Four-month-old Zachary Lefko was wide-eyed and attentive yesterday as his parents talked about how a Carroll emergency dispatcher helped save his life.
"I don't remember much about it. But I remember this much -- the baby was turning blue," father Scott Lefko said with tears in his eyes.
Zachary was 2 days old and choking on mucus. His father called 911 and dispatcher David W. Nelson answered. Mr. Nelson sent an ambulance and was about to tell Mr. Lefko how to start life-saving procedures when Mr. Lefko hung up.
Mr. Lefko and his wife, Maggie, were panicking at their Westminster home. But the computer showed the Lefko's phone number, and Mr. Nelson called back. He gave instructions to Mr. Lefko, who relayed them to his wife.
Zachary was breathing again in a minute and a half, Mrs. Lefko said.
The boy has been fine ever since.
Yesterday, county officials honored Mr. Nelson and five other employees who performed outstanding deeds.
Four of the employees received Humanitarian plaques; the other got an Employee Appreciation award. About 50 people attended the afternoon ceremony at the county maintenance center on Meadow Branch Road.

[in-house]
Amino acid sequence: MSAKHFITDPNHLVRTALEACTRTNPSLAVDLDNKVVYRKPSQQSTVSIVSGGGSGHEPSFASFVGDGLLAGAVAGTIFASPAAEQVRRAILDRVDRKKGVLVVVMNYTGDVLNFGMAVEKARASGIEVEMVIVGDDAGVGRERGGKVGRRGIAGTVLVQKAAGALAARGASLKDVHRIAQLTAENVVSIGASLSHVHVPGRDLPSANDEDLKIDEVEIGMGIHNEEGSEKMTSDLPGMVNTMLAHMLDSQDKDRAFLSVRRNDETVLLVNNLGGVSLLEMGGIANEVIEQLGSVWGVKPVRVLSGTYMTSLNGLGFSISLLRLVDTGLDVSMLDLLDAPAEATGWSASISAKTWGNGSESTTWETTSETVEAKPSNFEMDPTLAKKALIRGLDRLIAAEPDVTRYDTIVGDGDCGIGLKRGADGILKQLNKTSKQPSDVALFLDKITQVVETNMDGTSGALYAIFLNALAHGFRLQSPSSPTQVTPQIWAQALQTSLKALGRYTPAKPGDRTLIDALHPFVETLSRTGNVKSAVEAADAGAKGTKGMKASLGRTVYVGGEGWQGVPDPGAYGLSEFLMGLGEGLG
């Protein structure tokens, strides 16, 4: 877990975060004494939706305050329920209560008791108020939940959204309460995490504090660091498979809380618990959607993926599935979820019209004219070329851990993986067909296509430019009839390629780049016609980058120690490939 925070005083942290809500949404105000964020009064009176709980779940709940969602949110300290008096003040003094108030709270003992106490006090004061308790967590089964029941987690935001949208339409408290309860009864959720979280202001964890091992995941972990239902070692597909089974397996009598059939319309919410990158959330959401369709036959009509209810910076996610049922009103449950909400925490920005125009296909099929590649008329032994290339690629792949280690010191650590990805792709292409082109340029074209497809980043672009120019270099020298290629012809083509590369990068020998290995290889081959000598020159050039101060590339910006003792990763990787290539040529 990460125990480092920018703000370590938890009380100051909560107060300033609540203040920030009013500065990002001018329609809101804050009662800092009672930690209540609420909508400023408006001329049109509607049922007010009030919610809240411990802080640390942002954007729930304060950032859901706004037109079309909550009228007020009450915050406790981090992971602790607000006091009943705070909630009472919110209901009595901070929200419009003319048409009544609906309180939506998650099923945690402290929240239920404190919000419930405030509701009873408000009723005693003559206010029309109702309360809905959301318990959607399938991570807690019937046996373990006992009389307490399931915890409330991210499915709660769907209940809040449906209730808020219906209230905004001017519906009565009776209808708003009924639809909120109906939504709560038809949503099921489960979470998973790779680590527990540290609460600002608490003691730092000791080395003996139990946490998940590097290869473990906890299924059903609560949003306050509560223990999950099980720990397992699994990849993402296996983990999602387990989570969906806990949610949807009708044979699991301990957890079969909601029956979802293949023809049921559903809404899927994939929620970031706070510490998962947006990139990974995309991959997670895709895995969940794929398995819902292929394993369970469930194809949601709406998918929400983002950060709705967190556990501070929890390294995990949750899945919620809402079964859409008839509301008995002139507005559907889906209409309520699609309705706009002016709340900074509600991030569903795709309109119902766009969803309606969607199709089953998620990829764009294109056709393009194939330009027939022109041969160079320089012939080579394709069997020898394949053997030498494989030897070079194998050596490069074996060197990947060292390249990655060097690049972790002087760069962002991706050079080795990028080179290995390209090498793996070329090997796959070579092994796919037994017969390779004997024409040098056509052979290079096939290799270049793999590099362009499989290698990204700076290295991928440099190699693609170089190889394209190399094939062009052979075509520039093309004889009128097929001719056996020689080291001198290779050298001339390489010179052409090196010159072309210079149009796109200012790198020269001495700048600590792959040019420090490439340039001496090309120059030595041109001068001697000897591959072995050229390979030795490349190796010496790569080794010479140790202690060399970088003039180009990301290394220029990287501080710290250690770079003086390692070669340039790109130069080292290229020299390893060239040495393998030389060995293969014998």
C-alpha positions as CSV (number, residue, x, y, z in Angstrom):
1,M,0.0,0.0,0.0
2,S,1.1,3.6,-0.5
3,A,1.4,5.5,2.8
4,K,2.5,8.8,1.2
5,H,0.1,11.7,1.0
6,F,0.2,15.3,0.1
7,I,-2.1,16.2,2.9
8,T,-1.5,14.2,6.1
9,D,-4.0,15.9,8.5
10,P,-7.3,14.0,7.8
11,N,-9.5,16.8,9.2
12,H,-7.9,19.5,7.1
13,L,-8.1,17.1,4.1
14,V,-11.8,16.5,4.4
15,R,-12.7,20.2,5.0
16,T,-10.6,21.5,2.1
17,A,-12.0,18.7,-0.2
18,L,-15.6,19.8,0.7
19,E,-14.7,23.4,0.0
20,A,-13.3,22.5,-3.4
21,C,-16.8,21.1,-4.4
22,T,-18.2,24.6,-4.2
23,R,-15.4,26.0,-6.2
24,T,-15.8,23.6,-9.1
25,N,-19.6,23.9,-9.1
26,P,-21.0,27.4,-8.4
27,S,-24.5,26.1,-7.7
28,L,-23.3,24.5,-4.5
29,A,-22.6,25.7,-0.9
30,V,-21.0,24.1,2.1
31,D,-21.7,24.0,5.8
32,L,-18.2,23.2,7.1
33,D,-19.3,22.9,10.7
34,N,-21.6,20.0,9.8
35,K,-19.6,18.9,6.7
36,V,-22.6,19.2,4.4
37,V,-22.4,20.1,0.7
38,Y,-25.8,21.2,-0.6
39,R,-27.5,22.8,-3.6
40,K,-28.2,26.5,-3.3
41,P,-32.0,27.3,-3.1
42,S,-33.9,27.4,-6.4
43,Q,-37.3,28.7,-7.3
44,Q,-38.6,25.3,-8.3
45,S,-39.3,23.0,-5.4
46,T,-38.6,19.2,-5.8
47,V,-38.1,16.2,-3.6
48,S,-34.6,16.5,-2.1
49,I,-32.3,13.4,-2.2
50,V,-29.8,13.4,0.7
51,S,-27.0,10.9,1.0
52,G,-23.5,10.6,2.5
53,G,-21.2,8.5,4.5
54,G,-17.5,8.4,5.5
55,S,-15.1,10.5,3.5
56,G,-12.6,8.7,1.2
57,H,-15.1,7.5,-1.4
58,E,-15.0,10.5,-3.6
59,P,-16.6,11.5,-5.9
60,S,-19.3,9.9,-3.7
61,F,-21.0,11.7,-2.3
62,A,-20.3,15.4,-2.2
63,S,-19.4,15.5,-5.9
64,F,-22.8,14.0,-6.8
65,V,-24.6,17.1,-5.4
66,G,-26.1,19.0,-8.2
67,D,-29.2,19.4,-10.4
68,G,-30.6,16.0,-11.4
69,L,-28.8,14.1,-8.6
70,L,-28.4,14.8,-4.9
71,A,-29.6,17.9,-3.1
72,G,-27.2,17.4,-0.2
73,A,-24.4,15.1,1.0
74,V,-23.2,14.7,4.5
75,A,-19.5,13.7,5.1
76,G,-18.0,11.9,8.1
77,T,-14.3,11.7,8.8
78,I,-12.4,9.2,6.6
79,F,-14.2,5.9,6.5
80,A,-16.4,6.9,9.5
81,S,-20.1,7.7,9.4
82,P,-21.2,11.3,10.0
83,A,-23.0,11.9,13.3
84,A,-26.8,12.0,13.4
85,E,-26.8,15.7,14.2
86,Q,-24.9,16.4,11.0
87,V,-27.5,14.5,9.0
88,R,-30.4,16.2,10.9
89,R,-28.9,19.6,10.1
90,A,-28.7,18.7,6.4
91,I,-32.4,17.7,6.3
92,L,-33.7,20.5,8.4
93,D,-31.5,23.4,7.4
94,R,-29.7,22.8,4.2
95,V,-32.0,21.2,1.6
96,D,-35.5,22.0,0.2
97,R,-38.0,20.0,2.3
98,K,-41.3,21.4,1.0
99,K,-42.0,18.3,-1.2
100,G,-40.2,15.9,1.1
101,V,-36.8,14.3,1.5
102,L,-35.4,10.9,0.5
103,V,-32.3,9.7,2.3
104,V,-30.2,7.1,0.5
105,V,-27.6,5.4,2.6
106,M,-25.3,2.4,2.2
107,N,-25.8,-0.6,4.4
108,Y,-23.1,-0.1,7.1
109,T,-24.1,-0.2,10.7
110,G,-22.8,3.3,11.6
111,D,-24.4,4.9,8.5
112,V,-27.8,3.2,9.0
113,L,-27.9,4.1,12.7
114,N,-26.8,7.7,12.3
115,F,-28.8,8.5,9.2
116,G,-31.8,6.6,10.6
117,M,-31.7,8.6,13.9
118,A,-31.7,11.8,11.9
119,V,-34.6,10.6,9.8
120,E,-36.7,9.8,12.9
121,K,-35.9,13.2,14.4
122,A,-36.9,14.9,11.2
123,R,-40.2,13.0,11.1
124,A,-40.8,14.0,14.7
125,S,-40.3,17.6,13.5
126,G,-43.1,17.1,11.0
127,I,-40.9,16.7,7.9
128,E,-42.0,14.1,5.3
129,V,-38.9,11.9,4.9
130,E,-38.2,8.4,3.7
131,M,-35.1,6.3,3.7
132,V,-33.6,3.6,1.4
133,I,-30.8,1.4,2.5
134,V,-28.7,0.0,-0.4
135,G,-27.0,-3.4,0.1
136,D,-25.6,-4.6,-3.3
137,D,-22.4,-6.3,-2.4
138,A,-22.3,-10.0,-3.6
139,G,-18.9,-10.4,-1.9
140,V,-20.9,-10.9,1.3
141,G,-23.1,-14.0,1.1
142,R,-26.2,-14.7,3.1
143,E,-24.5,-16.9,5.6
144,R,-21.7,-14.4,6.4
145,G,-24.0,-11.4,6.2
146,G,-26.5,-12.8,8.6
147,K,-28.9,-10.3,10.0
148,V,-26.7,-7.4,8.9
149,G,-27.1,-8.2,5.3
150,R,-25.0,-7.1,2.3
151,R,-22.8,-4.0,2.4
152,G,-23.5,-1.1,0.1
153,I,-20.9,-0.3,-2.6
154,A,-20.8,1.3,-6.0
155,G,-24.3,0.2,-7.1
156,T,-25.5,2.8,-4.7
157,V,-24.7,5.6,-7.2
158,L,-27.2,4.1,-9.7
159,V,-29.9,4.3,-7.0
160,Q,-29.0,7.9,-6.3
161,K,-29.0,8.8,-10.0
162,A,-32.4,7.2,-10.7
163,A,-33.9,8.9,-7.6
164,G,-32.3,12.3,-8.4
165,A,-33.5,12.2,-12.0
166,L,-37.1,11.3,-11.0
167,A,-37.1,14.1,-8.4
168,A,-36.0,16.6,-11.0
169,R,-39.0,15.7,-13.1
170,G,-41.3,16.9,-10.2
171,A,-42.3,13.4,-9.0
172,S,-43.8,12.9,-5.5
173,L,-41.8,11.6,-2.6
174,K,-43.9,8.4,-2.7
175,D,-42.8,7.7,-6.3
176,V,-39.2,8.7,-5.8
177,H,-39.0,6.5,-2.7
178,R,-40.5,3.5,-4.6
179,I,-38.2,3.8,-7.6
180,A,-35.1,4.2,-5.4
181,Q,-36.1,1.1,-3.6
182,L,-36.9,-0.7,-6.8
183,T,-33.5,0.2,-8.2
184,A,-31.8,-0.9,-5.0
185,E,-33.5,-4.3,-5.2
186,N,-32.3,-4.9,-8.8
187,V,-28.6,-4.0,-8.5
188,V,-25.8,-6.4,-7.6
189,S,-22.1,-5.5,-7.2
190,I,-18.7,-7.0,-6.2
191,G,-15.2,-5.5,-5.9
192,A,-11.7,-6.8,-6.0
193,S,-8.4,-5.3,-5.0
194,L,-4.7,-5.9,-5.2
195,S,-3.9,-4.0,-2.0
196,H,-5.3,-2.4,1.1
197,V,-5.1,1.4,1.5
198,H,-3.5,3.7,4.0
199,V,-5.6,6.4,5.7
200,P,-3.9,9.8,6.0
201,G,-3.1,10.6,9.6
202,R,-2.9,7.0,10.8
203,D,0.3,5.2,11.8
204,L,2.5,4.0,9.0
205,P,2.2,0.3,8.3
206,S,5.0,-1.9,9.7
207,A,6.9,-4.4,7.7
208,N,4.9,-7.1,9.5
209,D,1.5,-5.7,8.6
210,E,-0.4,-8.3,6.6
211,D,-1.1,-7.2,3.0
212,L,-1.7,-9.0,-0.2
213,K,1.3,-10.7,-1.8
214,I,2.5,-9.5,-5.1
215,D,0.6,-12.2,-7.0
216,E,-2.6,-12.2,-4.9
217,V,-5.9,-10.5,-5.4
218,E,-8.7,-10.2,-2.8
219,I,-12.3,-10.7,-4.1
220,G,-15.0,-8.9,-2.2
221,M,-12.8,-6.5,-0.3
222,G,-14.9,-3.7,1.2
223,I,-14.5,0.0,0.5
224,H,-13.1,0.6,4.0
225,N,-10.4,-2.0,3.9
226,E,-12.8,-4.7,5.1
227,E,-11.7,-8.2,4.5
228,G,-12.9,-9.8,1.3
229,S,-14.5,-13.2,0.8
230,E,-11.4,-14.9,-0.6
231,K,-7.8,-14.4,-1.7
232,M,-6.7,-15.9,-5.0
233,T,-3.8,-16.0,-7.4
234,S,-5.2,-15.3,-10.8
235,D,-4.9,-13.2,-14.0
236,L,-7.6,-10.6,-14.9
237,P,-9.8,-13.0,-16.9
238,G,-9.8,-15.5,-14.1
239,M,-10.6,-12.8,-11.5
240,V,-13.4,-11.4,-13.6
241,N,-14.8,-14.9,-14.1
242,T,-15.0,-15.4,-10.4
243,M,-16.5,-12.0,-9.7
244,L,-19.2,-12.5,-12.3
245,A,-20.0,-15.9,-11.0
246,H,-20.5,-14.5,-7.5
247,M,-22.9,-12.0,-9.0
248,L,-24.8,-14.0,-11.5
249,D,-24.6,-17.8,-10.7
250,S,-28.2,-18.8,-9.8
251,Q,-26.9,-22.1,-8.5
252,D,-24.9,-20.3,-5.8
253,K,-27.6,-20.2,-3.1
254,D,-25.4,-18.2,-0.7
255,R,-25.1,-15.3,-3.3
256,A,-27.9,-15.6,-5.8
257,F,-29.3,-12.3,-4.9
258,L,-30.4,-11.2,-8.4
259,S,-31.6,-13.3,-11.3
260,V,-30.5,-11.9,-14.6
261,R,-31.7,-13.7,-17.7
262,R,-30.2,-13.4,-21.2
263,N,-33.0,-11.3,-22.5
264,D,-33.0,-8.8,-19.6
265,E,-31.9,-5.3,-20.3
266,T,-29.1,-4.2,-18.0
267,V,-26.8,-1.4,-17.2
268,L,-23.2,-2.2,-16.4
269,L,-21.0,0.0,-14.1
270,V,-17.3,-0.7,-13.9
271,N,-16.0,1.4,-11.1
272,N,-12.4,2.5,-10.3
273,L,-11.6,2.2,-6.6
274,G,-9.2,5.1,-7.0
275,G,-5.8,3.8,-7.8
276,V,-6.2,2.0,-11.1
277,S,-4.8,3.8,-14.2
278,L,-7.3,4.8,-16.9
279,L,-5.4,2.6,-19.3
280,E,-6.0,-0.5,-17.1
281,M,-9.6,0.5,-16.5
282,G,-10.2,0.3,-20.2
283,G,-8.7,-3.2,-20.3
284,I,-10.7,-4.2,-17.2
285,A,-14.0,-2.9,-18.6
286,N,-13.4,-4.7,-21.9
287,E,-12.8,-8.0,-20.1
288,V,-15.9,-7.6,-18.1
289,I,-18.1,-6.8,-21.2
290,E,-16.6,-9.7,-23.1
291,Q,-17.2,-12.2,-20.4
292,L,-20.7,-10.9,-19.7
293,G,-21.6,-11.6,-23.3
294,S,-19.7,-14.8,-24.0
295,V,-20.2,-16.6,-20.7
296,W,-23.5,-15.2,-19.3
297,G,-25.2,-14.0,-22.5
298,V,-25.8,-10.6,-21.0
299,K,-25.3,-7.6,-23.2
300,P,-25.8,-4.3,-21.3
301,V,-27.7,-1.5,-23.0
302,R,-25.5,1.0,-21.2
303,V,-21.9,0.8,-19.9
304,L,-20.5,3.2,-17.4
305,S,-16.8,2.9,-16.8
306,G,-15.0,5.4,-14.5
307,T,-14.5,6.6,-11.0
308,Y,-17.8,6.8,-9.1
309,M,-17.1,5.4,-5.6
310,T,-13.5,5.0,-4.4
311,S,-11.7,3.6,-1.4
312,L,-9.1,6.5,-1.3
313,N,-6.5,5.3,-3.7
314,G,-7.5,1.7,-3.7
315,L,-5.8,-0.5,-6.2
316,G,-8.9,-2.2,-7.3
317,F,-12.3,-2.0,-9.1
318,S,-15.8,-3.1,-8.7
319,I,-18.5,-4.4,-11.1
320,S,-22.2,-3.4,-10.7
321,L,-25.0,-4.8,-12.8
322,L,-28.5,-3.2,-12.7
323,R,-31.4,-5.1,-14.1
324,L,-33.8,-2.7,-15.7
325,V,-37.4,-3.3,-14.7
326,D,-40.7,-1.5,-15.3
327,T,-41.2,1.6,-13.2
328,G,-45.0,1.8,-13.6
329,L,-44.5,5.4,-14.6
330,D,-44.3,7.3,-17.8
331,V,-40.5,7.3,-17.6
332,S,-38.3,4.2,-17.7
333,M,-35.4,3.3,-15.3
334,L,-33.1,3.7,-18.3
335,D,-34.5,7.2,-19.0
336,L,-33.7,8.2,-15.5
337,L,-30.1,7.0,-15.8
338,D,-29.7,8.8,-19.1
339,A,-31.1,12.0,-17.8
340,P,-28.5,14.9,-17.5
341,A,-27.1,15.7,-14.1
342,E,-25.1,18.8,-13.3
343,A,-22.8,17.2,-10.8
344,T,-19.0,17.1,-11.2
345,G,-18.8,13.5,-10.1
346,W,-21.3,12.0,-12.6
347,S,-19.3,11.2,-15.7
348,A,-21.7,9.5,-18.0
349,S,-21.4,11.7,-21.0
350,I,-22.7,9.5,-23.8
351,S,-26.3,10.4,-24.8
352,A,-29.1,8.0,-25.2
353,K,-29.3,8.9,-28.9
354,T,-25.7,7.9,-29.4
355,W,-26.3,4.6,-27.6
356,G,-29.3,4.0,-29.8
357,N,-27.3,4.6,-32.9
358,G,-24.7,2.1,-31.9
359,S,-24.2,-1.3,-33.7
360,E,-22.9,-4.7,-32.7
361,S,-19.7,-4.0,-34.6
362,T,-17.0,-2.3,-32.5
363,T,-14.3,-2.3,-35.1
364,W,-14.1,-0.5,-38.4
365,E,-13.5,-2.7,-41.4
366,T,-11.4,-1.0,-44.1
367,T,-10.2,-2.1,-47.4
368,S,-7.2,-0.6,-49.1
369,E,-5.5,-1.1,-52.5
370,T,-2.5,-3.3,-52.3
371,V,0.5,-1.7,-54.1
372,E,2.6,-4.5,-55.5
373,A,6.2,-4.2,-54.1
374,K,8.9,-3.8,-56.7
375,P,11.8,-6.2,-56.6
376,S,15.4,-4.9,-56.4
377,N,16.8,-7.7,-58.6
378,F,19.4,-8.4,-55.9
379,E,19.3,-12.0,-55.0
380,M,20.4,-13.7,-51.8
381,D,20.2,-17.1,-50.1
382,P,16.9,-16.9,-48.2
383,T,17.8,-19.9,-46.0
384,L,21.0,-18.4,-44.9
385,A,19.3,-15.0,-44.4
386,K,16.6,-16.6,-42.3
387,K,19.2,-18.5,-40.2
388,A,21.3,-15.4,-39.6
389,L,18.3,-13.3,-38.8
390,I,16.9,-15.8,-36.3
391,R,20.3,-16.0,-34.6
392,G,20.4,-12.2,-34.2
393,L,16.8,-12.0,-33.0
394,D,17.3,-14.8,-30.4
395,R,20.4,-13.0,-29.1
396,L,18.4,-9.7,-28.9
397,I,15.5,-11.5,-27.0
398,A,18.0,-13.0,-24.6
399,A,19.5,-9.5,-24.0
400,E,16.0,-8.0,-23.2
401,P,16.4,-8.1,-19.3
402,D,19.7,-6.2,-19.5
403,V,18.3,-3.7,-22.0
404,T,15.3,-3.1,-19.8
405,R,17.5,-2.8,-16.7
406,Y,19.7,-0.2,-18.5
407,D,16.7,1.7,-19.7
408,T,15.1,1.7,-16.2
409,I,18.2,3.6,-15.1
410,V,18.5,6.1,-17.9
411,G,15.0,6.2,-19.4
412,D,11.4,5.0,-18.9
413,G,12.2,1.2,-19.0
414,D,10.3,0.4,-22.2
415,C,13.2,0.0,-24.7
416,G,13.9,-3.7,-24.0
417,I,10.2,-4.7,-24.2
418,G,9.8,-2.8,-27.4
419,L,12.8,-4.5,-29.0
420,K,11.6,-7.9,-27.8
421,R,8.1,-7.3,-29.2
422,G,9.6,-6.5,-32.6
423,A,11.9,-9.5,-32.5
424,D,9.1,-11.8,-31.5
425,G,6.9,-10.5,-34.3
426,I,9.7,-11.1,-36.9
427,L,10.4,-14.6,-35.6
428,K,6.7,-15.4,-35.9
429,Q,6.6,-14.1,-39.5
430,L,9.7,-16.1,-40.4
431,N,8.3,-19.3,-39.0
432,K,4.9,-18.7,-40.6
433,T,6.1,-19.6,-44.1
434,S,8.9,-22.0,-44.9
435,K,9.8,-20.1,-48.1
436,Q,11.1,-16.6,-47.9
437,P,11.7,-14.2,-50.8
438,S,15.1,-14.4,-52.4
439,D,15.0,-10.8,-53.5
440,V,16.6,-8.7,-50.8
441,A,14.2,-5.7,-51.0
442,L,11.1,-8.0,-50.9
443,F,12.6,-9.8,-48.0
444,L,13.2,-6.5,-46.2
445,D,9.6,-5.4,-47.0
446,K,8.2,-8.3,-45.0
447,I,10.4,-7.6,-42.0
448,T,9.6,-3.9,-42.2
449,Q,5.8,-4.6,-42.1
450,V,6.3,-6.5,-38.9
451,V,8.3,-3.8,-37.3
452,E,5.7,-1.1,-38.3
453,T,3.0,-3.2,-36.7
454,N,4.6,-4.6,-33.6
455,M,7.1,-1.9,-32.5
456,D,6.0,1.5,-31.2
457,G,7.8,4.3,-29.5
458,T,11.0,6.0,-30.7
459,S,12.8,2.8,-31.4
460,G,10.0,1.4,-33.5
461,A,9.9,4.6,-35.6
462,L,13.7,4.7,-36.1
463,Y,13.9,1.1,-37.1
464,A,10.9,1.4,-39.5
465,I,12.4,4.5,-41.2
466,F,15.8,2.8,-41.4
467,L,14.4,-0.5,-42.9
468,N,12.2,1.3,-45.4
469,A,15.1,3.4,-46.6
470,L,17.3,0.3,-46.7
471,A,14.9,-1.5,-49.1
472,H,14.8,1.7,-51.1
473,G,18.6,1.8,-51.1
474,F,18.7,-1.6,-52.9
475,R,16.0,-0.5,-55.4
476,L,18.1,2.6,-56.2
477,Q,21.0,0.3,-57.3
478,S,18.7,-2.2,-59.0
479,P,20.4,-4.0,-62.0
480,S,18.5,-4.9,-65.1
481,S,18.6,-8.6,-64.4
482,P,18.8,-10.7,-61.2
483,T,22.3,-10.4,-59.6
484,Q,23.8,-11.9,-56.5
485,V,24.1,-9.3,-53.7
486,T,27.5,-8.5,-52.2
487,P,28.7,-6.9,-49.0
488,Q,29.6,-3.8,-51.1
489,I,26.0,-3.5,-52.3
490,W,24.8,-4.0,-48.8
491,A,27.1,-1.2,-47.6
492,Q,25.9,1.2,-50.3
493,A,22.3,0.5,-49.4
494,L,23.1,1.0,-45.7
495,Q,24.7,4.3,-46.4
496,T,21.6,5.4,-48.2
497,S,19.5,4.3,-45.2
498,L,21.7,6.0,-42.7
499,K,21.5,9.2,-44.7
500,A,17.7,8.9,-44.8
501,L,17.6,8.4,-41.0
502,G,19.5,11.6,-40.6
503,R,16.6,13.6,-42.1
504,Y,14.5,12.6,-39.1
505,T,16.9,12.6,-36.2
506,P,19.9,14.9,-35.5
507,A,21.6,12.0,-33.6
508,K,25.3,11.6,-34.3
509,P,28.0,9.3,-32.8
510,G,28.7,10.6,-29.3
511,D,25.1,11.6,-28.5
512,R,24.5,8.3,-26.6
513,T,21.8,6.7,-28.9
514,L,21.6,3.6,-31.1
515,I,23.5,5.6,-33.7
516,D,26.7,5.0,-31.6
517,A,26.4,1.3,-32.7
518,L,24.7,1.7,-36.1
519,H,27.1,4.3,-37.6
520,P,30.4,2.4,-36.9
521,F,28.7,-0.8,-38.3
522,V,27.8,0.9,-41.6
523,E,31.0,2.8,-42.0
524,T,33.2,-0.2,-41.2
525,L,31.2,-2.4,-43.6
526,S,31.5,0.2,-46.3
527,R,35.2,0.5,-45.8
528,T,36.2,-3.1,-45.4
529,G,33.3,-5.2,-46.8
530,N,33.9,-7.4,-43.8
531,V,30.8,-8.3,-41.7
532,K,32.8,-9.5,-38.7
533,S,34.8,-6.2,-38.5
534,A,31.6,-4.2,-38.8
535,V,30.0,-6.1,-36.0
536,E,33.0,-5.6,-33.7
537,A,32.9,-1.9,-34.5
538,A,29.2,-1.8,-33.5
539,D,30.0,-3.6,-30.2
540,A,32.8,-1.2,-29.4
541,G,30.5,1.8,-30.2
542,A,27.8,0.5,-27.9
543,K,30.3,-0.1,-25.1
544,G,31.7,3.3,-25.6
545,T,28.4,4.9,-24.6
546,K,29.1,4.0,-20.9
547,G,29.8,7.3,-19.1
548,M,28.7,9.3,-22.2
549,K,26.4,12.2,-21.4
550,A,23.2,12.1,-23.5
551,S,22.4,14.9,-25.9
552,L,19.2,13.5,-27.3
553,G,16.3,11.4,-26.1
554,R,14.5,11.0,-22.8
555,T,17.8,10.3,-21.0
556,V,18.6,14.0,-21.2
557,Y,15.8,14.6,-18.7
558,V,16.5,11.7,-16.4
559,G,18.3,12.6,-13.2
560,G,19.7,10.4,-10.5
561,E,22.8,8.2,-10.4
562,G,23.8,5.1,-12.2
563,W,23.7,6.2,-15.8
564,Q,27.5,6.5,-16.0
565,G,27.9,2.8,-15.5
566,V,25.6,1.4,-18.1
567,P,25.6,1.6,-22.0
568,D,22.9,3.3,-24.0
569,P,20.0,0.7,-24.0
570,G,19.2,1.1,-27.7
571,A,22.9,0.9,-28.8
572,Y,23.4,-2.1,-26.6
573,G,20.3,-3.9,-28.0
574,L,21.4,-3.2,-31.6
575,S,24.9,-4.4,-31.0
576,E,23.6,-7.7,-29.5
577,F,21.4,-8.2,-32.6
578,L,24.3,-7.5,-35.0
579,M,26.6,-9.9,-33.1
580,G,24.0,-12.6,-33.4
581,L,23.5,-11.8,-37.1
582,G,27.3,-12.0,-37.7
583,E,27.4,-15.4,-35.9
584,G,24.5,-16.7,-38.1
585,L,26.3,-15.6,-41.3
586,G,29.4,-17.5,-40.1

The employees were nominated by their co-workers or supervisors. The county employees' ombudsmen committee makes the awards quarterly.
Others honored yesterday were:
* Jean J. Farrell, receptionist at the Bureau of Aging.
In July, Mrs. Farrell received a call from a Westminster woman in her 70s who said she wasn't feeling well. From the sound of the women's voice, Mrs. Farrell realized the illness could be serious.
Mrs. Farrell called the Health Department, which sent a nurse to the woman's home. The nurse sent the woman, who had a serious heart condition, to the hospital immediately.
Mrs. Farrell said she calls the woman, who has no family, daily to check on her.
* Russell W. Cain, Jeffrey A. Myers and Richard D. Utz, employees of the Bureau of Roads Operations.
On July 27, the three were working north of Manchester when they saw smoke coming from one side of a duplex on Schalk Road No. 1.
Mr. Utz radioed for help, while Mr. Cain and Mr. Myers ran to the house to make sure nobody was home in either side of the duplex.
"Due to their quick thinking, the house was saved and no one was hurt," co-worker Henry Matthews said.
* George E. Thomas Jr., assistant director of emergency management in Emergency Services Operations.
Mr. Thomas coordinated an effort to get $280,000 in federal money to pay for snow removal in the county and its towns after the March blizzard.
The county received $250,000, which paid about 75 percent of the snow removal cost, said Benton Watson, chief of the Bureau of Roads Operations.